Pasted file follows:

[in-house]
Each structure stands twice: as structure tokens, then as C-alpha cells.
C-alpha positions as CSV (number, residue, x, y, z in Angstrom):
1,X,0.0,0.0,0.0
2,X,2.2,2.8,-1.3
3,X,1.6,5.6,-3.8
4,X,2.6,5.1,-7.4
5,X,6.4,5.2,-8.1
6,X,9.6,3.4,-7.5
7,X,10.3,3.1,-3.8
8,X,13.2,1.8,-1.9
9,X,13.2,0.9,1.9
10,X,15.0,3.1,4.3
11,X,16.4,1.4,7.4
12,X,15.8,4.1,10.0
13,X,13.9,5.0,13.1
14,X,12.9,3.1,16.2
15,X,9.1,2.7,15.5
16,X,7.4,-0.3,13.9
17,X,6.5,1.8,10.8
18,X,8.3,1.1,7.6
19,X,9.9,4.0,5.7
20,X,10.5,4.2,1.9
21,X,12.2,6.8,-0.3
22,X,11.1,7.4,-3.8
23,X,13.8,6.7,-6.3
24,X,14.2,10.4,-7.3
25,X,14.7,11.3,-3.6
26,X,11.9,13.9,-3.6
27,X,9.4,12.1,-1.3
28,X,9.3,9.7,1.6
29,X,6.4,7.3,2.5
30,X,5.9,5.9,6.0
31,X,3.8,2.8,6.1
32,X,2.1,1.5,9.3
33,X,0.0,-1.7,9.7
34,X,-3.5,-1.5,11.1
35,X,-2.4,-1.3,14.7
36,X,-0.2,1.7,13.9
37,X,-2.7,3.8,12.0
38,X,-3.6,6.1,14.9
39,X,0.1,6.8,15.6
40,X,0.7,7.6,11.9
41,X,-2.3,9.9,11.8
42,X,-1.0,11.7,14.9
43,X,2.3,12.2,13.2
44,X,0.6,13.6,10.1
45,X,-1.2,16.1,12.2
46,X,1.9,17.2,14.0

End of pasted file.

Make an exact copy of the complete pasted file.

[in-house]
Each structure stands twice: as structure tokens, then as C-alpha cells.
C-alpha positions as CSV (number, residue, x, y, z in Angstrom):
1,X,0.0,0.0,0.0
2,X,2.2,2.8,-1.3
3,X,1.6,5.6,-3.8
4,X,2.6,5.1,-7.4
5,X,6.4,5.2,-8.1
6,X,9.6,3.4,-7.5
7,X,10.3,3.1,-3.8
8,X,13.2,1.8,-1.9
9,X,13.2,0.9,1.9
10,X,15.0,3.1,4.3
11,X,16.4,1.4,7.4
12,X,15.8,4.1,10.0
13,X,13.9,5.0,13.1
14,X,12.9,3.1,16.2
15,X,9.1,2.7,15.5
16,X,7.4,-0.3,13.9
17,X,6.5,1.8,10.8
18,X,8.3,1.1,7.6
19,X,9.9,4.0,5.7
20,X,10.5,4.2,1.9
21,X,12.2,6.8,-0.3
22,X,11.1,7.4,-3.8
23,X,13.8,6.7,-6.3
24,X,14.2,10.4,-7.3
25,X,14.7,11.3,-3.6
26,X,11.9,13.9,-3.6
27,X,9.4,12.1,-1.3
28,X,9.3,9.7,1.6
29,X,6.4,7.3,2.5
30,X,5.9,5.9,6.0
31,X,3.8,2.8,6.1
32,X,2.1,1.5,9.3
33,X,0.0,-1.7,9.7
34,X,-3.5,-1.5,11.1
35,X,-2.4,-1.3,14.7
36,X,-0.2,1.7,13.9
37,X,-2.7,3.8,12.0
38,X,-3.6,6.1,14.9
39,X,0.1,6.8,15.6
40,X,0.7,7.6,11.9
41,X,-2.3,9.9,11.8
42,X,-1.0,11.7,14.9
43,X,2.3,12.2,13.2
44,X,0.6,13.6,10.1
45,X,-1.2,16.1,12.2
46,X,1.9,17.2,14.0